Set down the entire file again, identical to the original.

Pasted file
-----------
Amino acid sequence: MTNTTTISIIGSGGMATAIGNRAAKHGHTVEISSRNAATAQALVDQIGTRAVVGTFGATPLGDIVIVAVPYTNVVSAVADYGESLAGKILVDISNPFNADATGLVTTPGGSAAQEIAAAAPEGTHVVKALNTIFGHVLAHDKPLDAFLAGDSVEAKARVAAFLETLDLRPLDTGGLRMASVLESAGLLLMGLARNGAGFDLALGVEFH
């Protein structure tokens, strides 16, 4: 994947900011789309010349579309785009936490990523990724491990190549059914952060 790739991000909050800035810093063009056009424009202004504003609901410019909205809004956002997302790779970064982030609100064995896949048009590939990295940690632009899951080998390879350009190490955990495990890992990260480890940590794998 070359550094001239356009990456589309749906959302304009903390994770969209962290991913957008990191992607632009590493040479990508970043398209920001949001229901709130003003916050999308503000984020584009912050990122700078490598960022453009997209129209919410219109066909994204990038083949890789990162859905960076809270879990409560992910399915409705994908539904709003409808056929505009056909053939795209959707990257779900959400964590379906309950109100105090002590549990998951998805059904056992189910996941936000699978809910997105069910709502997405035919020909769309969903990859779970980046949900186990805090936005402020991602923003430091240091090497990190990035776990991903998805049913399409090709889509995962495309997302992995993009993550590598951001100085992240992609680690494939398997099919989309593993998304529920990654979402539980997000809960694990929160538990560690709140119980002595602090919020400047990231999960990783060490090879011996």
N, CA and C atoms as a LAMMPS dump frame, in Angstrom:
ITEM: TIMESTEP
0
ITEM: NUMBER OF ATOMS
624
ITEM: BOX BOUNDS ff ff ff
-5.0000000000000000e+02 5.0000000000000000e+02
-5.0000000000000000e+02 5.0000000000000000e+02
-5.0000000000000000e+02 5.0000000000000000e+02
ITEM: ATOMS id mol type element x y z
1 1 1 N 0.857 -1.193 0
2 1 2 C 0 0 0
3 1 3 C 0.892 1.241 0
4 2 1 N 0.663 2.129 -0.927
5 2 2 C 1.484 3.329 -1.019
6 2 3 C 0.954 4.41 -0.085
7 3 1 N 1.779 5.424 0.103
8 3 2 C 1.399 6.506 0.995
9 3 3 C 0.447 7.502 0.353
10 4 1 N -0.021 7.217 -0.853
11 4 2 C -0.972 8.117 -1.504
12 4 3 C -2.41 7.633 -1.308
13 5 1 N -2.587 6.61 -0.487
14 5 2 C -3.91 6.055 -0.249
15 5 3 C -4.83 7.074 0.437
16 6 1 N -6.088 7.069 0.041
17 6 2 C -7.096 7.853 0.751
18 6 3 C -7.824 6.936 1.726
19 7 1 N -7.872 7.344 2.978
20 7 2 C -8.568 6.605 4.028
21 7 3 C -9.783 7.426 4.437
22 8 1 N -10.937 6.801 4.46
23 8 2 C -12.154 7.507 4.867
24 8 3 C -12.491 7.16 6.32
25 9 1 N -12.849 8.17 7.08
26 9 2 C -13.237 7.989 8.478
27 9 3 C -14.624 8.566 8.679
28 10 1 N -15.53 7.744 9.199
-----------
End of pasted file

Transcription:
Amino acid sequence: MTNTTTISIIGSGGMATAIGNRAAKHGHTVEISSRNAATAQALVDQIGTRAVVGTFGATPLGDIVIVAVPYTNVVSAVADYGESLAGKILVDISNPFNADATGLVTTPGGSAAQEIAAAAPEGTHVVKALNTIFGHVLAHDKPLDAFLAGDSVEAKARVAAFLETLDLRPLDTGGLRMASVLESAGLLLMGLARNGAGFDLALGVEFH
């Protein structure tokens, strides 16, 4: 994947900011789309010349579309785009936490990523990724491990190549059914952060 790739991000909050800035810093063009056009424009202004504003609901410019909205809004956002997302790779970064982030609100064995896949048009590939990295940690632009899951080998390879350009190490955990495990890992990260480890940590794998 070359550094001239356009990456589309749906959302304009903390994770969209962290991913957008990191992607632009590493040479990508970043398209920001949001229901709130003003916050999308503000984020584009912050990122700078490598960022453009997209129209919410219109066909994204990038083949890789990162859905960076809270879990409560992910399915409705994908539904709003409808056929505009056909053939795209959707990257779900959400964590379906309950109100105090002590549990998951998805059904056992189910996941936000699978809910997105069910709502997405035919020909769309969903990859779970980046949900186990805090936005402020991602923003430091240091090497990190990035776990991903998805049913399409090709889509995962495309997302992995993009993550590598951001100085992240992609680690494939398997099919989309593993998304529920990654979402539980997000809960694990929160538990560690709140119980002595602090919020400047990231999960990783060490090879011996």
N, CA and C atoms as a LAMMPS dump frame, in Angstrom:
ITEM: TIMESTEP
0
ITEM: NUMBER OF ATOMS
624
ITEM: BOX BOUNDS ff ff ff
-5.0000000000000000e+02 5.0000000000000000e+02
-5.0000000000000000e+02 5.0000000000000000e+02
-5.0000000000000000e+02 5.0000000000000000e+02
ITEM: ATOMS id mol type element x y z
1 1 1 N 0.857 -1.193 0
2 1 2 C 0 0 0
3 1 3 C 0.892 1.241 0
4 2 1 N 0.663 2.129 -0.927
5 2 2 C 1.484 3.329 -1.019
6 2 3 C 0.954 4.41 -0.085
7 3 1 N 1.779 5.424 0.103
8 3 2 C 1.399 6.506 0.995
9 3 3 C 0.447 7.502 0.353
10 4 1 N -0.021 7.217 -0.853
11 4 2 C -0.972 8.117 -1.504
12 4 3 C -2.41 7.633 -1.308
13 5 1 N -2.587 6.61 -0.487
14 5 2 C -3.91 6.055 -0.249
15 5 3 C -4.83 7.074 0.437
16 6 1 N -6.088 7.069 0.041
17 6 2 C -7.096 7.853 0.751
18 6 3 C -7.824 6.936 1.726
19 7 1 N -7.872 7.344 2.978
20 7 2 C -8.568 6.605 4.028
21 7 3 C -9.783 7.426 4.437
22 8 1 N -10.937 6.801 4.46
23 8 2 C -12.154 7.507 4.867
24 8 3 C -12.491 7.16 6.32
25 9 1 N -12.849 8.17 7.08
26 9 2 C -13.237 7.989 8.478
27 9 3 C -14.624 8.566 8.679
28 10 1 N -15.53 7.744 9.199